LAND in some of the most beautiful corners of the archipelago have been left idle for up to a decade because private investors won the leases and then did nothing.
With over 140ha of prime land at placid lagoons and glorious beaches left filled with overgrowth, Langkawi Development Authority (Lada) is considering revoking the leases and taking the land back.
Lada chief executive officer Dr Hezri Adnan said these private investors were awarded leases of up to 90 years and the 140ha have been left untouched for up to 10 years.
“It’s in the lease agreements. Lada has the right to take the land back if the investors’ plans are not on track,” he said.
Hezri, who took office in April, said ever since Tun Dr Mahathir Mohamed, who is Langkawi MP, became the Prime Minister, there has been a surge of renewed interest from investors for Langkawi.
“That is to be expected, and our job is now to filter out the real deals from the empty plans,” said Hezri, who was the senior director at the Institute of Strategic and International Studies before his Lada appointment.
Hezri described all the undeveloped prime land deals as “ghosts of yesteryear”, and stressed that Lada will be more stringent in awarding land from now on.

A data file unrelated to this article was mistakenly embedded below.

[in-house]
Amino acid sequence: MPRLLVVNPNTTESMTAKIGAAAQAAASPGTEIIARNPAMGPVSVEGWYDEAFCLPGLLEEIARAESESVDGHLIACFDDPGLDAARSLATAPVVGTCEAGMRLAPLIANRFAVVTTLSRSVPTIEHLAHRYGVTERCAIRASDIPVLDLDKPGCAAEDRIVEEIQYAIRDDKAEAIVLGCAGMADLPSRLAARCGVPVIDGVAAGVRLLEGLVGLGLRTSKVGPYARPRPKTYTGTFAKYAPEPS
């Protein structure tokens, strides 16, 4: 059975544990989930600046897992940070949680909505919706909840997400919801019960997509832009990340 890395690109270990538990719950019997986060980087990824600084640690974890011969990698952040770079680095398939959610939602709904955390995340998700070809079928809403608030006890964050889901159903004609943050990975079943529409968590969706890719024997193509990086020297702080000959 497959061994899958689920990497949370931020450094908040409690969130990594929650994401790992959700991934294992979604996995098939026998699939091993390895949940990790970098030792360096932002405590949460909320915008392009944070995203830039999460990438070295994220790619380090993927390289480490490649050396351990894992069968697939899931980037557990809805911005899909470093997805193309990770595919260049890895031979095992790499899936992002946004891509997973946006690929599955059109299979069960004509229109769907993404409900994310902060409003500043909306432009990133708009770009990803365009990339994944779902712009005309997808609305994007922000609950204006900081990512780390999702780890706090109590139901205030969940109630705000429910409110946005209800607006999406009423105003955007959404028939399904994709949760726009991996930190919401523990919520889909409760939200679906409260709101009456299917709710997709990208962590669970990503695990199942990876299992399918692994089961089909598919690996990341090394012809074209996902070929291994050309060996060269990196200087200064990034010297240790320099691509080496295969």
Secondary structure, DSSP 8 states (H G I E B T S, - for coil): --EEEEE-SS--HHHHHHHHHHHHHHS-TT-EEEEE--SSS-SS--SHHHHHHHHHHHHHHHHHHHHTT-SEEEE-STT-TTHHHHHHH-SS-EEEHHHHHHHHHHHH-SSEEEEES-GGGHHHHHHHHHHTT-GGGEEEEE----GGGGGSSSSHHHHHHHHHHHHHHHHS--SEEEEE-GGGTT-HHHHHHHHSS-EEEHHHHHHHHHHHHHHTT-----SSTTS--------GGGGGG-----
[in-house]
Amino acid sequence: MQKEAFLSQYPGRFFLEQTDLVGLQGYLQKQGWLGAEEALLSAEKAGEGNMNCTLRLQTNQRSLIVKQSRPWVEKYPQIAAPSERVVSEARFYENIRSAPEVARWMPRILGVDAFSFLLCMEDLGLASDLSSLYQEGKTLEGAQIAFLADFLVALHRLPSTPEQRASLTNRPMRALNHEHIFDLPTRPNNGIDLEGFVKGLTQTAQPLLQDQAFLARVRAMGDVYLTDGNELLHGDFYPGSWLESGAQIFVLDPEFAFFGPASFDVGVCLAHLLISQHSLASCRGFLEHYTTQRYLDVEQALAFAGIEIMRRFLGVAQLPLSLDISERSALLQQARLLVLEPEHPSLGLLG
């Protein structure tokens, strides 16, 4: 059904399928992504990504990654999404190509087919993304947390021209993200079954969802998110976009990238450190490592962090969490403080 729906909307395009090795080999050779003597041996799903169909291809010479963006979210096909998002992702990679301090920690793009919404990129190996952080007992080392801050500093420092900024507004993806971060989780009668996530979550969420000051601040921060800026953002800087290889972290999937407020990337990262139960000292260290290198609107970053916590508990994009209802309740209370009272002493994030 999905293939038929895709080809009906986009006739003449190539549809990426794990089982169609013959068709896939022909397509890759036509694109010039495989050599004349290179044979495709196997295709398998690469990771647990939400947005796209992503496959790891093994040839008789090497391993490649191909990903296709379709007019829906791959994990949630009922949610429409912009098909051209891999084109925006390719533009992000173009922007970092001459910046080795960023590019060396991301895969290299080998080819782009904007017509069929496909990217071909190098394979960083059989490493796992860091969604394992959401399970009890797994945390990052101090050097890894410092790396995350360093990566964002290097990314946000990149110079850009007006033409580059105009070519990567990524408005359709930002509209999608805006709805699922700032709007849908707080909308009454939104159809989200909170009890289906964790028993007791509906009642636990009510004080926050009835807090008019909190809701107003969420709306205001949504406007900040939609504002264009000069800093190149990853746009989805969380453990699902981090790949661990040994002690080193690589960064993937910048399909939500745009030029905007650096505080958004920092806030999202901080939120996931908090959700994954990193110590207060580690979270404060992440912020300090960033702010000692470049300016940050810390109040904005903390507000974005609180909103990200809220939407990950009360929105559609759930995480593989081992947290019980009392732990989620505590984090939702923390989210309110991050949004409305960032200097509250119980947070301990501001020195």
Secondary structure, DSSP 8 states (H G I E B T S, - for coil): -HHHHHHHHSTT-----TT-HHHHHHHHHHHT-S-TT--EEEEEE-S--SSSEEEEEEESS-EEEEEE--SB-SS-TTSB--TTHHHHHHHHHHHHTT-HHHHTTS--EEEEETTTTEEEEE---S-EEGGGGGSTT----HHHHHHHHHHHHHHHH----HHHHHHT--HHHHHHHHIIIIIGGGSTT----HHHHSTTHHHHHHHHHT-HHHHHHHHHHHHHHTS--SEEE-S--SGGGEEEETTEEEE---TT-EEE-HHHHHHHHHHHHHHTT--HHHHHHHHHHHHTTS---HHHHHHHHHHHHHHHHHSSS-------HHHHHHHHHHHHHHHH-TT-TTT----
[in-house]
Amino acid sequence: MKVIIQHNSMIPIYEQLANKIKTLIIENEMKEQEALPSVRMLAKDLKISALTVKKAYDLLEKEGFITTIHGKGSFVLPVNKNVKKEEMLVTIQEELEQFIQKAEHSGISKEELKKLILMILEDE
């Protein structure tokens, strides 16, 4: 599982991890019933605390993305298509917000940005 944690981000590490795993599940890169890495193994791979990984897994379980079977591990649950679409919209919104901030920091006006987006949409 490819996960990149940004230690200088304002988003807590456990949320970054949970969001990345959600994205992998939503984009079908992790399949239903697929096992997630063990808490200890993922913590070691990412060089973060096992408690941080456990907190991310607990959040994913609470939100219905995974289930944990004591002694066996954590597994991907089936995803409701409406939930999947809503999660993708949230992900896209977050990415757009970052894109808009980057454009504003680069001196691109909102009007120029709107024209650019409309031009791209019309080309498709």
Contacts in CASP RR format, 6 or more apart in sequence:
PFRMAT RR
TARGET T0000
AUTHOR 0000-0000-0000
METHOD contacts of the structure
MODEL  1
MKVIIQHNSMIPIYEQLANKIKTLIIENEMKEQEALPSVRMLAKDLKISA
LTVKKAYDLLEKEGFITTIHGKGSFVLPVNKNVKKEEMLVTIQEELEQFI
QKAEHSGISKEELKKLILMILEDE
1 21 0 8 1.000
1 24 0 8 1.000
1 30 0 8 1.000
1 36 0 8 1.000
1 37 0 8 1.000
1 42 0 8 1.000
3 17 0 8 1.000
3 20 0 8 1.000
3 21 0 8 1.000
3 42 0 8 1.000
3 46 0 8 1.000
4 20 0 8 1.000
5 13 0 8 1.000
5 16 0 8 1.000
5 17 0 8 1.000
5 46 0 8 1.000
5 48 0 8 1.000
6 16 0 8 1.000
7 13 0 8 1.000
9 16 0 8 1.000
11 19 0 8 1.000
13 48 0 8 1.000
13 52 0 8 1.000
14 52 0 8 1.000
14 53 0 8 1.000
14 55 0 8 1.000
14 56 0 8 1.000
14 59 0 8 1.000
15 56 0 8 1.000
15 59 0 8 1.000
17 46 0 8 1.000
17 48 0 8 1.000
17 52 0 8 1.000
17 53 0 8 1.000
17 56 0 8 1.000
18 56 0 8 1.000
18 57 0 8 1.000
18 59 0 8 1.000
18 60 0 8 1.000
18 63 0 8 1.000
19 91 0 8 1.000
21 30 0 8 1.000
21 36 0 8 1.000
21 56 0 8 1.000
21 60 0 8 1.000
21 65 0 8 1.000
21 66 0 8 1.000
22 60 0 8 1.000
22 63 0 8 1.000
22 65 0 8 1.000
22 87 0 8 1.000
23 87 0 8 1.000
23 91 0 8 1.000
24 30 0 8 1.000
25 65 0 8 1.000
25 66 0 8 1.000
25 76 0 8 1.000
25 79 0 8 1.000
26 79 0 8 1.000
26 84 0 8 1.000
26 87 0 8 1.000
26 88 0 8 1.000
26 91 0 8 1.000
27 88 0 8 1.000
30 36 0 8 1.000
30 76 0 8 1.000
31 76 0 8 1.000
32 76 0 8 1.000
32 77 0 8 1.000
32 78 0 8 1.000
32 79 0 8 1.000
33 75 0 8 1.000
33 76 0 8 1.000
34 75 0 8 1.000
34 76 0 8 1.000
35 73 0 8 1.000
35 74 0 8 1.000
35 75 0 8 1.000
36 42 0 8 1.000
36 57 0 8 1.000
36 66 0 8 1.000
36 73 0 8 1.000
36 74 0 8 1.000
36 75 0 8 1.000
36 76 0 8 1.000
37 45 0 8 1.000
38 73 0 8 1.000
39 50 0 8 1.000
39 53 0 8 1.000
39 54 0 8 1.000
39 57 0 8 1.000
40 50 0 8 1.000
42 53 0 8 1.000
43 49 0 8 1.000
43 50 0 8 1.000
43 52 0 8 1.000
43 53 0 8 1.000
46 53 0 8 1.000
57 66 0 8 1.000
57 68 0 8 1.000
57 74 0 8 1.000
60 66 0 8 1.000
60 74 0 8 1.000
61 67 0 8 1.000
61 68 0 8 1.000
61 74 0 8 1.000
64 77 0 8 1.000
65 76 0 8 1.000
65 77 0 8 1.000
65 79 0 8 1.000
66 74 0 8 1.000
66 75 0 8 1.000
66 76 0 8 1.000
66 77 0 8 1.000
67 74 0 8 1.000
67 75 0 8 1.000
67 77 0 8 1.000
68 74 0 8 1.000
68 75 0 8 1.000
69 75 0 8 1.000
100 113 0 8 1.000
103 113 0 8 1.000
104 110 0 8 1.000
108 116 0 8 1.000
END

“They got the land based on conceptual proposals without the need to show a strong financial standing in their company and their project.
“That will not happen again. We will want companies to detail the financing model of their proposals before awarding land. This ensures only strong investors will get Langkawi land,” he said.
Owners of idle land on the archipelago, he said, will soon be contacted for updates on their project status.
“Lada has only 0.5% of the land in Langkawi, about 930ha. We don’t have much, so if you are not able to turn your proposals into reality, we will take the land back and award it to someone else who can make it work.
Hezri said Langkawi was in “dire need” of more tourist attractions, products and services.
Although RM7.8bil in investments were approved in Langkawi last year, based on planning permissions, he said the archipelago needs more development than resorts and shop houses.
He said a water theme park in Kuah, the main town on Langkawi island, was in the final stages of completion, while Korean investors are now studying the possibility of creating a “wedding in the sky” venue at the top of Gunung Raya.
The peak of Gunung Raya is 881m above sea level. Thailand is visible from there and the temperature seldom climbs higher than 26 degrees Celcius.
“Langkawi has a reputation as a honeymoon destination. We have had wealthy couples from India who booked entire resorts and flew all their relatives and friends here for the wedding.
“So we are looking forward to having a world-class mountaintop wedding venue here,” he said.
He said Lada was also studying proposals for deepsea fishing ventures and sustainable open sea aquaculture ventures that will add diversity to the island’s economy.